Residents in No.1 Deansgate, a building opposite the site, objected to the proposal due to balconies and living spaces in the apartments not having blinds and its design would make it difficult to fit them.
Rosin Sally, a representative from the block’s management said: “It would be possible to look through the balconies into every room. This is a direct intrusion into our right to privacy.”
The existing building, to be demolished under the proposal, was refurbished in 2013 but Sinton argued the building was now in a poor state of repair with rotten window frames and damp on internal walls. Lacking in new infrastructure such as superfast fibre broadband he argued it was ‘nearing the end of its economic life’ while the planning report claimed the current layout was “unattractive to the market.”
Cllr Joan Davies criticised the assessment. “That is a judgement, not a fact, I presume it also means it won’t attract quite such high rent, these features are common in many other buildings in the city, are we going to be knocking them down as well?”
Cllr Jon Connor-Lyons then moved a refusal of the application which was accepted by the committee representing a victory for local residents and councillors opposed to the scheme. The applicant has the right to appeal or amend the proposal and ask the council to reconsider it.
Repurposing of Manchester’s iconic Rylands building
A proposal to renovate the Iconic Rylands building, home to Debenhams, into offices has been approved despite objections from local councillors and over 50 nearby residents.
Katie Wray, an agent from Deloitte LLP spoke in favour of the development. The plans involved the full renovation and a 4-storey roof extension to the Grade II listed building which would provide almost four football pitches-worth of Grade ‘A’ office space supporting more than 600 jobs during construction. Once finished the revamped building is estimated to provide space for up to 2,400 jobs, generating £235m of annual value to the city’s economy.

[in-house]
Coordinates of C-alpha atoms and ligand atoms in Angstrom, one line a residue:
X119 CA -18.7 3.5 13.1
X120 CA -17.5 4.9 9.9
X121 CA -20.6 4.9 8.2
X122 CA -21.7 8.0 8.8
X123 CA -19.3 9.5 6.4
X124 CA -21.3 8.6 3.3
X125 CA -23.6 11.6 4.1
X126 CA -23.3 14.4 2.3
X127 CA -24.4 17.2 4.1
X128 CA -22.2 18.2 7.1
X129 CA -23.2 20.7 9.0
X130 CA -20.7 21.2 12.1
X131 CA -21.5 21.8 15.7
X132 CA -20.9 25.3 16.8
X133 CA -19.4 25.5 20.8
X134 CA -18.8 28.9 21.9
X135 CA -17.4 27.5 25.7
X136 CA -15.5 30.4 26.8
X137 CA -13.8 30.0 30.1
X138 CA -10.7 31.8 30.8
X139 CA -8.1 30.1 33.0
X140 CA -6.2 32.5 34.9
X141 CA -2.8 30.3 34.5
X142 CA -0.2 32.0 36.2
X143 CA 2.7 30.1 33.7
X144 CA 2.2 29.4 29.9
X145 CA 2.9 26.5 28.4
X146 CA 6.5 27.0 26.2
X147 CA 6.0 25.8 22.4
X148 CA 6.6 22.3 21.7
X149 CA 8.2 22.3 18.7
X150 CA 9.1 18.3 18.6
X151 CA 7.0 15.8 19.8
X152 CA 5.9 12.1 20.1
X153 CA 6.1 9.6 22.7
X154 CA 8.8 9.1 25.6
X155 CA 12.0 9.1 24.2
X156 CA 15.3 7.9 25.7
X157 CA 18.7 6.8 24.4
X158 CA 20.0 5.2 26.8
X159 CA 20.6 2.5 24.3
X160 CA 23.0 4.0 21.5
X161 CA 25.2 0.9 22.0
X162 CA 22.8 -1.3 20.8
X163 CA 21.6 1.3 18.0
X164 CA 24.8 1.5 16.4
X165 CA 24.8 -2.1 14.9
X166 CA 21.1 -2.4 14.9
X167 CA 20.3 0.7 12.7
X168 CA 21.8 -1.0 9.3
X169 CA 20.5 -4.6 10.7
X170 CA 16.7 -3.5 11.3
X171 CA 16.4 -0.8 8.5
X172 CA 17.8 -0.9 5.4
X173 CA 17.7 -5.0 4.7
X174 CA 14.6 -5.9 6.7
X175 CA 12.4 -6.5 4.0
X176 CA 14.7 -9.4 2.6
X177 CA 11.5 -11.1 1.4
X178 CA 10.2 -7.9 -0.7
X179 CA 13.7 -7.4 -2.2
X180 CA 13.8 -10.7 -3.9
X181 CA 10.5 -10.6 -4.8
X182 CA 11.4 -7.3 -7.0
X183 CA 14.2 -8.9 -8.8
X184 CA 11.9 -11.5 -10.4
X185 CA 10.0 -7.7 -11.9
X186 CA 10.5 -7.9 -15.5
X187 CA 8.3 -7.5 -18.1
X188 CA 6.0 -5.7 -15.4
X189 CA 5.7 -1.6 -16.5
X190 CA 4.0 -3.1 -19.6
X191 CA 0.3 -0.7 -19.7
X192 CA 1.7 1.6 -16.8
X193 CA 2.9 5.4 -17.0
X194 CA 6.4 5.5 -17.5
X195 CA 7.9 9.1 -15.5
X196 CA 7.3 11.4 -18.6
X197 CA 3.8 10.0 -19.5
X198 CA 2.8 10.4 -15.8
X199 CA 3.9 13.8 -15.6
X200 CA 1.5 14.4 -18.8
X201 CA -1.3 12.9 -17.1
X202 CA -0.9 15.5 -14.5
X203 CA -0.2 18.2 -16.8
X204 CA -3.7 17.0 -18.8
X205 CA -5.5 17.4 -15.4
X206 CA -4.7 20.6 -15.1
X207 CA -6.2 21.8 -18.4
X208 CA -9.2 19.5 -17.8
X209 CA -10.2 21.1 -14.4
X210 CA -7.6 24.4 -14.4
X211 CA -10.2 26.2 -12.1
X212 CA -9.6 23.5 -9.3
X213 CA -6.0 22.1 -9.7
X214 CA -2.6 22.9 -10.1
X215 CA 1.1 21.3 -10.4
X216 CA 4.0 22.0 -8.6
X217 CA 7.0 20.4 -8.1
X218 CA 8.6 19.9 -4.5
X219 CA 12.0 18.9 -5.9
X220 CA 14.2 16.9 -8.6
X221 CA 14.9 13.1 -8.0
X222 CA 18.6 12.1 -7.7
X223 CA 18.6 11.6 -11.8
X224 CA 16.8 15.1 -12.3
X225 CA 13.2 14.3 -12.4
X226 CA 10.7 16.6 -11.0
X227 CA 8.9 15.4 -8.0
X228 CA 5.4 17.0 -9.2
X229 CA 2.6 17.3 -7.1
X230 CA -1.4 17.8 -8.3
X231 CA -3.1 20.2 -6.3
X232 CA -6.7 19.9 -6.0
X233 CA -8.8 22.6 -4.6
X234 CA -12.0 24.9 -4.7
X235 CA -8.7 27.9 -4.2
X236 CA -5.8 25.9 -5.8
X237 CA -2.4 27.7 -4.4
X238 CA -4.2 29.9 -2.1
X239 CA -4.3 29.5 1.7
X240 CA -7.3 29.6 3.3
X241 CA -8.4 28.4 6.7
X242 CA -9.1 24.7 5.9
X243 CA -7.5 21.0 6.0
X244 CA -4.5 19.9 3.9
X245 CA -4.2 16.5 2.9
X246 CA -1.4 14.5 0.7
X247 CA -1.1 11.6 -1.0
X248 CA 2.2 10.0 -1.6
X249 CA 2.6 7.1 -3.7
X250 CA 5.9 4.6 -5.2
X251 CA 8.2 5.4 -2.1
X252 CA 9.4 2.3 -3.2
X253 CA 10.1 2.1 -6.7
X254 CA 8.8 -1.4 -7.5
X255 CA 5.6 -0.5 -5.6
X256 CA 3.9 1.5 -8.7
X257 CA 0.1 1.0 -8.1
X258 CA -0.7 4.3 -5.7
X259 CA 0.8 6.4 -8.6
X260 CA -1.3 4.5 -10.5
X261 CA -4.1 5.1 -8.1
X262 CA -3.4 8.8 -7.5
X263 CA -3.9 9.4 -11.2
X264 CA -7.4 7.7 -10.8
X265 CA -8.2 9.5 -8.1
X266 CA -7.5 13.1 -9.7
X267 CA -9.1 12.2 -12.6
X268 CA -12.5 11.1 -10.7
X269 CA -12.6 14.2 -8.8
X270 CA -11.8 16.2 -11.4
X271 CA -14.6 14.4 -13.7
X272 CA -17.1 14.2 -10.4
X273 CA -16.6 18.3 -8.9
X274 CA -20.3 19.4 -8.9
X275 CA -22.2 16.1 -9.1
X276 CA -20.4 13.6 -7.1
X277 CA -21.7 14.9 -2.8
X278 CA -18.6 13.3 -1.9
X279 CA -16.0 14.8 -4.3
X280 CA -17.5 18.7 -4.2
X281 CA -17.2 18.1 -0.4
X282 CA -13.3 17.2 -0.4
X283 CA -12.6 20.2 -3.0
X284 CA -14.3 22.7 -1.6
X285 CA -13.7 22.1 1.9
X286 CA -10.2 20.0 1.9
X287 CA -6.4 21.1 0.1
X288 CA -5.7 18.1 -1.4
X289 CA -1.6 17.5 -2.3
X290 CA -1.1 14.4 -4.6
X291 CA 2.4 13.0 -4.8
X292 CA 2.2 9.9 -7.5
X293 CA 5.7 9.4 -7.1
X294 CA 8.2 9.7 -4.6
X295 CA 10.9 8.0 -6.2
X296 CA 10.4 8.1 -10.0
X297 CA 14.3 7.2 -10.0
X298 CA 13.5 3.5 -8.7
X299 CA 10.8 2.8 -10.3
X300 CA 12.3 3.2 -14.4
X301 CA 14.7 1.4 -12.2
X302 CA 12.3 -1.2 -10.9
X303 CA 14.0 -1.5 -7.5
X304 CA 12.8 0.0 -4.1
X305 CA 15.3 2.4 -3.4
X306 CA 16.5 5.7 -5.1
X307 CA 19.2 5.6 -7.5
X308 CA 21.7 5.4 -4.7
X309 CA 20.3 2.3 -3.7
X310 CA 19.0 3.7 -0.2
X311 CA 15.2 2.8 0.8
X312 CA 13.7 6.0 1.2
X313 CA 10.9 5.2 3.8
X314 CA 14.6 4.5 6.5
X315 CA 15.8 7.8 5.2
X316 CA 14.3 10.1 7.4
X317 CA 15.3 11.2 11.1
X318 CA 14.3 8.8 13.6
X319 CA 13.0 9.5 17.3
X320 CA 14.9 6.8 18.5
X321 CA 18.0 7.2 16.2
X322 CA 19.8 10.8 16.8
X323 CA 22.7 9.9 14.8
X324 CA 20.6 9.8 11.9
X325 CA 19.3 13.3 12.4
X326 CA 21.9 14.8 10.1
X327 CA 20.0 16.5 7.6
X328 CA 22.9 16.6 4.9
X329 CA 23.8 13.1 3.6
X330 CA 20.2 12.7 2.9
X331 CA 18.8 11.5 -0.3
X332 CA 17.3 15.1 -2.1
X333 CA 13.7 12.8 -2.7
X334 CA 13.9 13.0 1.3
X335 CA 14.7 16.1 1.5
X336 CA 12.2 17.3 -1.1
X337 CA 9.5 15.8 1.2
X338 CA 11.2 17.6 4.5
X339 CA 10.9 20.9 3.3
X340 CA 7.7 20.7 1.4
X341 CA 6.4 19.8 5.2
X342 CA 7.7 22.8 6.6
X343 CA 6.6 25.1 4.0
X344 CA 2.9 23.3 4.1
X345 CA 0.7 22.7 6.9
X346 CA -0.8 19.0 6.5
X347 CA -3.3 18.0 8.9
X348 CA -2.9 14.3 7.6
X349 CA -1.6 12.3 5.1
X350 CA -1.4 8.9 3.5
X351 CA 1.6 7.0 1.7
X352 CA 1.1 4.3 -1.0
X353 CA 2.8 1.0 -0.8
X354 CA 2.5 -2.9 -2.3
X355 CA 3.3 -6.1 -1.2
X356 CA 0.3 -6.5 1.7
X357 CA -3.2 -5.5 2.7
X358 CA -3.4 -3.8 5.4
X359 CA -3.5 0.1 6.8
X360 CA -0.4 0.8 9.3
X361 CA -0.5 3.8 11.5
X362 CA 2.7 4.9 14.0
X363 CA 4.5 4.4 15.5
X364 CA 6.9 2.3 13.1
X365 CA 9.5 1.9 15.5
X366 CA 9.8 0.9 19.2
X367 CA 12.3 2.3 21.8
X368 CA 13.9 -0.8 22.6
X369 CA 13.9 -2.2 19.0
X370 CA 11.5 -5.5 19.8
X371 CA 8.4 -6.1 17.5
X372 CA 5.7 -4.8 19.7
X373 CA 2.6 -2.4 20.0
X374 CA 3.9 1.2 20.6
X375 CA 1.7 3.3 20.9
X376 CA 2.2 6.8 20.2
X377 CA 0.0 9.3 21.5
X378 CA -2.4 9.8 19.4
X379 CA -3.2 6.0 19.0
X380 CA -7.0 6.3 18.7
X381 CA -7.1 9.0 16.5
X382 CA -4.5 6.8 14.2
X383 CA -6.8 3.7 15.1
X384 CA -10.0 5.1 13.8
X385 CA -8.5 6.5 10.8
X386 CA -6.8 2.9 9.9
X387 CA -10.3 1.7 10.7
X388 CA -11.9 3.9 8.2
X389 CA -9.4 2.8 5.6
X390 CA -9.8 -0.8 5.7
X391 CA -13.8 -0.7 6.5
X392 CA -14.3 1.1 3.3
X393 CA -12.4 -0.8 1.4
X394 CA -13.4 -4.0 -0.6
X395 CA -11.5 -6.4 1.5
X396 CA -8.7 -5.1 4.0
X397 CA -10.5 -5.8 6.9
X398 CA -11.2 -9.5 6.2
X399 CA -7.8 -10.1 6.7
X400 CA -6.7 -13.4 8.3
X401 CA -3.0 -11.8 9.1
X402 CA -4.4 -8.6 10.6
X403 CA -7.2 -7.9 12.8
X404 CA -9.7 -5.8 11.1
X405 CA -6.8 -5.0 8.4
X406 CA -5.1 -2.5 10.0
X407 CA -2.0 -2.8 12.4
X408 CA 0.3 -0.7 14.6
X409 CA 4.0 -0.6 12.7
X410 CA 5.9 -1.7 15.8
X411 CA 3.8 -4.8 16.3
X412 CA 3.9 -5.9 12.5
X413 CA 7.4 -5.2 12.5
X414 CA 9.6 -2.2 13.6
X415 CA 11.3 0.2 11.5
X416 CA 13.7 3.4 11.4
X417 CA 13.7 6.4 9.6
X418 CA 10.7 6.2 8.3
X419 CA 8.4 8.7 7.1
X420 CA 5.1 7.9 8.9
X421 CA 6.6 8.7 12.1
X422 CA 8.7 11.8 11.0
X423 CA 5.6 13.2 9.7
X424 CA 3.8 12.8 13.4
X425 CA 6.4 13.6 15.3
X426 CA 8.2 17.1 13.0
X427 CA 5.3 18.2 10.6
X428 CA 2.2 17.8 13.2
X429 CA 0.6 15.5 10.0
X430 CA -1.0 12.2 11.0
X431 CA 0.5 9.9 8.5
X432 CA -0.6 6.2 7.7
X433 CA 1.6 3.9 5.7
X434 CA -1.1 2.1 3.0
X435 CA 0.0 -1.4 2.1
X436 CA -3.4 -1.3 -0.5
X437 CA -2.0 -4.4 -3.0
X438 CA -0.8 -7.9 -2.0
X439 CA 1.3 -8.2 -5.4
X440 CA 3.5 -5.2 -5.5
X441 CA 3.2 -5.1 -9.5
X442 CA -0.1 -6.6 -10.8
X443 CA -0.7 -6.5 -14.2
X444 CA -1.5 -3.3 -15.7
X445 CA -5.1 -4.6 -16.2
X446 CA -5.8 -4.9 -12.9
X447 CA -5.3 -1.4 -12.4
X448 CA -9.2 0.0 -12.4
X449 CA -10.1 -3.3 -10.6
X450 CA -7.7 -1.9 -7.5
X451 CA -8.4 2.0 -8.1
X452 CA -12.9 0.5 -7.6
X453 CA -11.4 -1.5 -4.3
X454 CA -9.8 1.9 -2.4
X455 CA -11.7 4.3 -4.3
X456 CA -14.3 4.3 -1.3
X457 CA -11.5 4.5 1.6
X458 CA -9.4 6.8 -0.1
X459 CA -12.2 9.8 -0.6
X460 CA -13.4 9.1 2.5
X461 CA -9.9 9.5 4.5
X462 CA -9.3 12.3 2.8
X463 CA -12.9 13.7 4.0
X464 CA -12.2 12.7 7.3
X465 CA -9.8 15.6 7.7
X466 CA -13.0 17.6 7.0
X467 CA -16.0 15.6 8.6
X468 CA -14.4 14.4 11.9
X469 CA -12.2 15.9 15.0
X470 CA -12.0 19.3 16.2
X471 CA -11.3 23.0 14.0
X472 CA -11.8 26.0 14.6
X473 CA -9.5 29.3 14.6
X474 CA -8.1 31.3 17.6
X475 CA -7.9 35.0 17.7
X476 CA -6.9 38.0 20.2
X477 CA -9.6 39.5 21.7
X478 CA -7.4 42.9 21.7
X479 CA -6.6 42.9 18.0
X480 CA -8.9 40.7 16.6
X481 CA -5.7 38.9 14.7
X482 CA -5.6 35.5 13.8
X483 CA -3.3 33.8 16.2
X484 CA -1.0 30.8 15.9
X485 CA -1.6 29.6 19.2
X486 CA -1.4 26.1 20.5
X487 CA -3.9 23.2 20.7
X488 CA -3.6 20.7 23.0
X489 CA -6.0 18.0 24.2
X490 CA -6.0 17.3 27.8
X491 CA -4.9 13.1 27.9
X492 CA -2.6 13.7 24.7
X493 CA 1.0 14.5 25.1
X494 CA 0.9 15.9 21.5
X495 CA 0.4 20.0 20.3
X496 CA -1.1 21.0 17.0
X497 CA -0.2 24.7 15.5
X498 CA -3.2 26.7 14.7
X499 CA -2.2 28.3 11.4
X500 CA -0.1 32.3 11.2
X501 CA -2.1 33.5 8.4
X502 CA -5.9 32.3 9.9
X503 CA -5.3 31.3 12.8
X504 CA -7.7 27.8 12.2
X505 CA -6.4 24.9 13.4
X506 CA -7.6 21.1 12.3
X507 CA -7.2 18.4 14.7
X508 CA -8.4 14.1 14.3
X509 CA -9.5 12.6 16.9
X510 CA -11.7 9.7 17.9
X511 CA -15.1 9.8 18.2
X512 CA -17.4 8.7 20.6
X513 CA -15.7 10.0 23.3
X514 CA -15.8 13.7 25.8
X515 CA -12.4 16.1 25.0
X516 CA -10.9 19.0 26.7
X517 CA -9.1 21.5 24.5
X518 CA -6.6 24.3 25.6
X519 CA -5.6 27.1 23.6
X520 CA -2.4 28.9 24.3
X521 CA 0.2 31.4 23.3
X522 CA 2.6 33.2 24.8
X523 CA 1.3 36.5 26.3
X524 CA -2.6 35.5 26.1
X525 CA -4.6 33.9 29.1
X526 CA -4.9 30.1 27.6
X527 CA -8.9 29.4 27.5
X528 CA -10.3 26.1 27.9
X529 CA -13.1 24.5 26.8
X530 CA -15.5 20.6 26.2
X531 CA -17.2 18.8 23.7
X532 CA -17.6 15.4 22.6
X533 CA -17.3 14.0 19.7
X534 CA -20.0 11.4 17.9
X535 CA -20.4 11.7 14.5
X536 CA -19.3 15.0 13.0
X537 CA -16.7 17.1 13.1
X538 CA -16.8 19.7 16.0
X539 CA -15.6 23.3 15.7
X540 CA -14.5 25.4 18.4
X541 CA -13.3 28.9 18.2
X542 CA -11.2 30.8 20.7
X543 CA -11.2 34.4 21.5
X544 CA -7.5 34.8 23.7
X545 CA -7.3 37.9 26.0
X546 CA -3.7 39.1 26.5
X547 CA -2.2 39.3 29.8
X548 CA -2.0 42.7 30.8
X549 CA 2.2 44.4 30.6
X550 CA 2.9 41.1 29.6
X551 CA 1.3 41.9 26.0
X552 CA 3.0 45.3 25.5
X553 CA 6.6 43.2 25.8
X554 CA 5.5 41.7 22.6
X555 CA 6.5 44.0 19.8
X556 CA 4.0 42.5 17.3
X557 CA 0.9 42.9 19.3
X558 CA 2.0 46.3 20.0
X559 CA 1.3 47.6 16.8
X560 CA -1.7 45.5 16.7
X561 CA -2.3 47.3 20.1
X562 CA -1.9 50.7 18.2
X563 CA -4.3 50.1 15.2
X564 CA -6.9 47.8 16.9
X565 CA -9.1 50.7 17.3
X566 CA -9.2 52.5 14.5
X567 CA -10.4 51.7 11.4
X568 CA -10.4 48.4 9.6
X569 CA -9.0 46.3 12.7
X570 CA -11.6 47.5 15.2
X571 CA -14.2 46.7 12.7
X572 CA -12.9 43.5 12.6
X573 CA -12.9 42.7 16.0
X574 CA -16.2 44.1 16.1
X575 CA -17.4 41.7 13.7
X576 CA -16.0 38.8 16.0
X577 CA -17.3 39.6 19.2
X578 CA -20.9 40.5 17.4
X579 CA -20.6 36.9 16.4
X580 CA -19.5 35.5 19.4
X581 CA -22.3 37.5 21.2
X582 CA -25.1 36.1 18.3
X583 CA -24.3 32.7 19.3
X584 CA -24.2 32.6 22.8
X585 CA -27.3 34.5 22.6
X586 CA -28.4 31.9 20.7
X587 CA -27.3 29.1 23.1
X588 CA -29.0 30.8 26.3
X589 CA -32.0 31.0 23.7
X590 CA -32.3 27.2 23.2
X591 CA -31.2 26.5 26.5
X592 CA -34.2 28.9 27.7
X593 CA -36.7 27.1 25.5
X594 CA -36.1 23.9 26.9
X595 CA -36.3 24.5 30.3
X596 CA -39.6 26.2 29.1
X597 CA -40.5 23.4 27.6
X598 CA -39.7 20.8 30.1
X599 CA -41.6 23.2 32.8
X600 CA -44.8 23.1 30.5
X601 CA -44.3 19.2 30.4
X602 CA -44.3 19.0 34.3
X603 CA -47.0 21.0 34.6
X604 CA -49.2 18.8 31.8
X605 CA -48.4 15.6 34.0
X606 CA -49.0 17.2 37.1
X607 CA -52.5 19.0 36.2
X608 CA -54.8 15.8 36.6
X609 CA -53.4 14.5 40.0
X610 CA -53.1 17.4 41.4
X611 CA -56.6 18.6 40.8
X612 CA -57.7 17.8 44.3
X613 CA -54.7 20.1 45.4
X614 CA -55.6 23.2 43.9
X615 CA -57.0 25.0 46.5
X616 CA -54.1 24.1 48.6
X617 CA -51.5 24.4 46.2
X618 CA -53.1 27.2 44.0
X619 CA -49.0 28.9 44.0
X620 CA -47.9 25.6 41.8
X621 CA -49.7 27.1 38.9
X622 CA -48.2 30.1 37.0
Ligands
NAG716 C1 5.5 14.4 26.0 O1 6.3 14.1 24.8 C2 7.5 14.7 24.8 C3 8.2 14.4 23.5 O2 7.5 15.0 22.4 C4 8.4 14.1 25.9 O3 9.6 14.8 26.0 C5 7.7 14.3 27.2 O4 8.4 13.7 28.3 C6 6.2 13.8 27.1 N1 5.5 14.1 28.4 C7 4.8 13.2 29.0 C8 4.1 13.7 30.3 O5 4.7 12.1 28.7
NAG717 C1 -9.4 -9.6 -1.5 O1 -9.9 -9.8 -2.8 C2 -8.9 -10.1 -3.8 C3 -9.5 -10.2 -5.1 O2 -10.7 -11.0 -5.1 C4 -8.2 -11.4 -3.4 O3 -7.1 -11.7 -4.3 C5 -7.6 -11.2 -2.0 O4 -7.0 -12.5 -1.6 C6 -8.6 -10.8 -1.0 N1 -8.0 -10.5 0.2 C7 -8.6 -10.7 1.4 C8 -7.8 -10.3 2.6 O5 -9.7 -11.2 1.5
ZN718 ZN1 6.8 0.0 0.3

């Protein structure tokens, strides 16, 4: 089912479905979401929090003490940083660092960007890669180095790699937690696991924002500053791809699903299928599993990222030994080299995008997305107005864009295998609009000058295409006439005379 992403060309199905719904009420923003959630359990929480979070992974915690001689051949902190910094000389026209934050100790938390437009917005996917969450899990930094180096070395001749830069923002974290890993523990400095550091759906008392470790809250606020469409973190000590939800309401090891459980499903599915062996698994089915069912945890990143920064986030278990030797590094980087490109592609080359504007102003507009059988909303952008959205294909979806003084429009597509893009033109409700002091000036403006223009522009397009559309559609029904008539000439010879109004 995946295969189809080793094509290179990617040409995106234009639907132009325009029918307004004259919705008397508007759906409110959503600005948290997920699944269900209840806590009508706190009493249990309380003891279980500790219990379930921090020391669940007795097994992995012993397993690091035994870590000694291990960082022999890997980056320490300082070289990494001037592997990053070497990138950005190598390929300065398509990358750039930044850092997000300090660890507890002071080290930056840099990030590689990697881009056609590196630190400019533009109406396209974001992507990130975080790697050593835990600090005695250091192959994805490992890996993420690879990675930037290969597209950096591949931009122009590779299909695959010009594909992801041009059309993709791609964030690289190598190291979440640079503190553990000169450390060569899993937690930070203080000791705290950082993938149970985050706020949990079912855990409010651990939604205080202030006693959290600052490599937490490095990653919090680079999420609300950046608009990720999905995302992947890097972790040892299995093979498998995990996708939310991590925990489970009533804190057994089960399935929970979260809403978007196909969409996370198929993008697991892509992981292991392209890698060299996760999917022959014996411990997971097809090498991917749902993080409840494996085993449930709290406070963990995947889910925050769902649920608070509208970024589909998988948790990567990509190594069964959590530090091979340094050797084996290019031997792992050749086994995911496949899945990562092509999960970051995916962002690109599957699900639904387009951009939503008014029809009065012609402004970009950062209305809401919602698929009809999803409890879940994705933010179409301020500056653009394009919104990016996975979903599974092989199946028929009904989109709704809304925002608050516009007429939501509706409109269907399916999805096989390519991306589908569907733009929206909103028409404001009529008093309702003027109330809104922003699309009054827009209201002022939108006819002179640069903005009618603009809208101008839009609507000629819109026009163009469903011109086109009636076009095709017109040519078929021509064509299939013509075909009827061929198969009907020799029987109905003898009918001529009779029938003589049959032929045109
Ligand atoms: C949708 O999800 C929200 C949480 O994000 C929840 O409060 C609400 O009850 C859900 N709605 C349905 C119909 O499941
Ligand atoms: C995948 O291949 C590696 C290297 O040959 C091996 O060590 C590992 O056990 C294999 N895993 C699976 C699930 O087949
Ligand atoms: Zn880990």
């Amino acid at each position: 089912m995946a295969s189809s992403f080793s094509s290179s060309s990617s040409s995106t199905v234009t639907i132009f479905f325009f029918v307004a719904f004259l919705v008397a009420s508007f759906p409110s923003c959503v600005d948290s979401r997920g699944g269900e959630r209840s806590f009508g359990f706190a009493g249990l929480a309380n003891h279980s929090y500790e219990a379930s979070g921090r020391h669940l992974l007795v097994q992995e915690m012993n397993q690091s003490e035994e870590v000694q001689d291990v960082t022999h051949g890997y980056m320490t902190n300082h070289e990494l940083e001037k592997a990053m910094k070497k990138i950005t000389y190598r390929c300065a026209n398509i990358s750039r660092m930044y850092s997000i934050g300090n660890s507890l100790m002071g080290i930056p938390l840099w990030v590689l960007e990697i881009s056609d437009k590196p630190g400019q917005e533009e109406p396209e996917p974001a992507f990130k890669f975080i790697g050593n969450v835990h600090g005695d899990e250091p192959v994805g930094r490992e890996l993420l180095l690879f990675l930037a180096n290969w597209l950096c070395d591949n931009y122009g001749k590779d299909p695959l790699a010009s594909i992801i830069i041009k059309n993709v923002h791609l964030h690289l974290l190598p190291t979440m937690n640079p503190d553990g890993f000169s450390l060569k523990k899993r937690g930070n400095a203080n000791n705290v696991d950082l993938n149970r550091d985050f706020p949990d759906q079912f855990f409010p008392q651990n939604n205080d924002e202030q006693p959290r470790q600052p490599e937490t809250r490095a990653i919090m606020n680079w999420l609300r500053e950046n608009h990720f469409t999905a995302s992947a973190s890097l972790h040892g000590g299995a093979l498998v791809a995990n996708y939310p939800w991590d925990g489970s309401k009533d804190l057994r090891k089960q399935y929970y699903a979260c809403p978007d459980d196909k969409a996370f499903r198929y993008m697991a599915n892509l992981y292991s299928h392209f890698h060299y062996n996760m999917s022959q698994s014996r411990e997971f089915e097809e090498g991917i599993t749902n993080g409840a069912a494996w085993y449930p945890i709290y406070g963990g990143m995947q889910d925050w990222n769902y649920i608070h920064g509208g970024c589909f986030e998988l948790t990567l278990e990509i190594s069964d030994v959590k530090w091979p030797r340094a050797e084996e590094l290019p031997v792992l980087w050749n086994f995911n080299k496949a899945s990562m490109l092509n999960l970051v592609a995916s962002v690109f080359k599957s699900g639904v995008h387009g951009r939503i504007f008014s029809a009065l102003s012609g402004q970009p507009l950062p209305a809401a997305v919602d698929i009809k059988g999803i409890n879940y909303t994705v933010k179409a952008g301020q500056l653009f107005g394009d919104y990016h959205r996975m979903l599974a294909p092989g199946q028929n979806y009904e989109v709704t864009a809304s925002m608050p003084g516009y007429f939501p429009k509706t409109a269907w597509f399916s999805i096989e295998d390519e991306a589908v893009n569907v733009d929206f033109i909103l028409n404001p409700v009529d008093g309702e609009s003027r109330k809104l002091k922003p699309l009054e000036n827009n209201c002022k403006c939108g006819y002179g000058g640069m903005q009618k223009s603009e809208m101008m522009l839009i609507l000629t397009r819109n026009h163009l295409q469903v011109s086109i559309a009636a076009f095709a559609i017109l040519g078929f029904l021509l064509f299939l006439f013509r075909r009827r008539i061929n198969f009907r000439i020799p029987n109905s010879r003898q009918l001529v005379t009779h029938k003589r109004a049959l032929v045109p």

The developers CD9 Properties are acting on behalf of property-giant owners AM Alpha Kapital who purchased the landmark building for £87m in 2017. The proposal also involves carving a multi-story light-well out of the building’s core to brighten the upper floors.
Initially built in 1932, as one of the City’s largest textile warehouses and clad in original bright white Portland stone, its classical modernist exterior and interior art deco decorative style are intended to be preserved.
However, while the lower floors have been occupied by a Debenhams department store, the upper four floors had remained empty. Irregular maintenance, the applicant suggested has caused a need for serious repair.
In a redacted financial viability report the costs for restoration are put at £5.87m. It includes a further option of an extension-less renovation, which the developer has said make the proposals ‘unviable’. As key data is redacted it is not possible to verify the developer’s projected rental and profit yields.
Over 20 objections from residents in nearby Birchin and Lighthouse buildings on Joiner Street were received criticising the ‘bolted-on’ out-of-keeping design of the modern extension and its height.
After being further boxed in by a new apartment block on the adjacent Church Street Car park residents now fear a significant to total loss of daylight.
Ward councillor Sam Wheeler said he thinks most people would, “admit that the box on top of the Grade II listed building is incredibly ugly.”
Noting long-standing council policies of encouraging city-centre living Wheeler highlighted that new developments are now increasingly affecting those the council had striven to attract.
“I understand the economic arguments, but before we steal the sun from the homes of 50 Mancunian families can we ask planning and the developers to look whether anything can be done to minimise the loss of light in for residents in these buildings.” The committee voted 8-2 in favour of approval. A Manchester landmark has a new lease of life while debates about overdevelopment and the rights of current residents continue.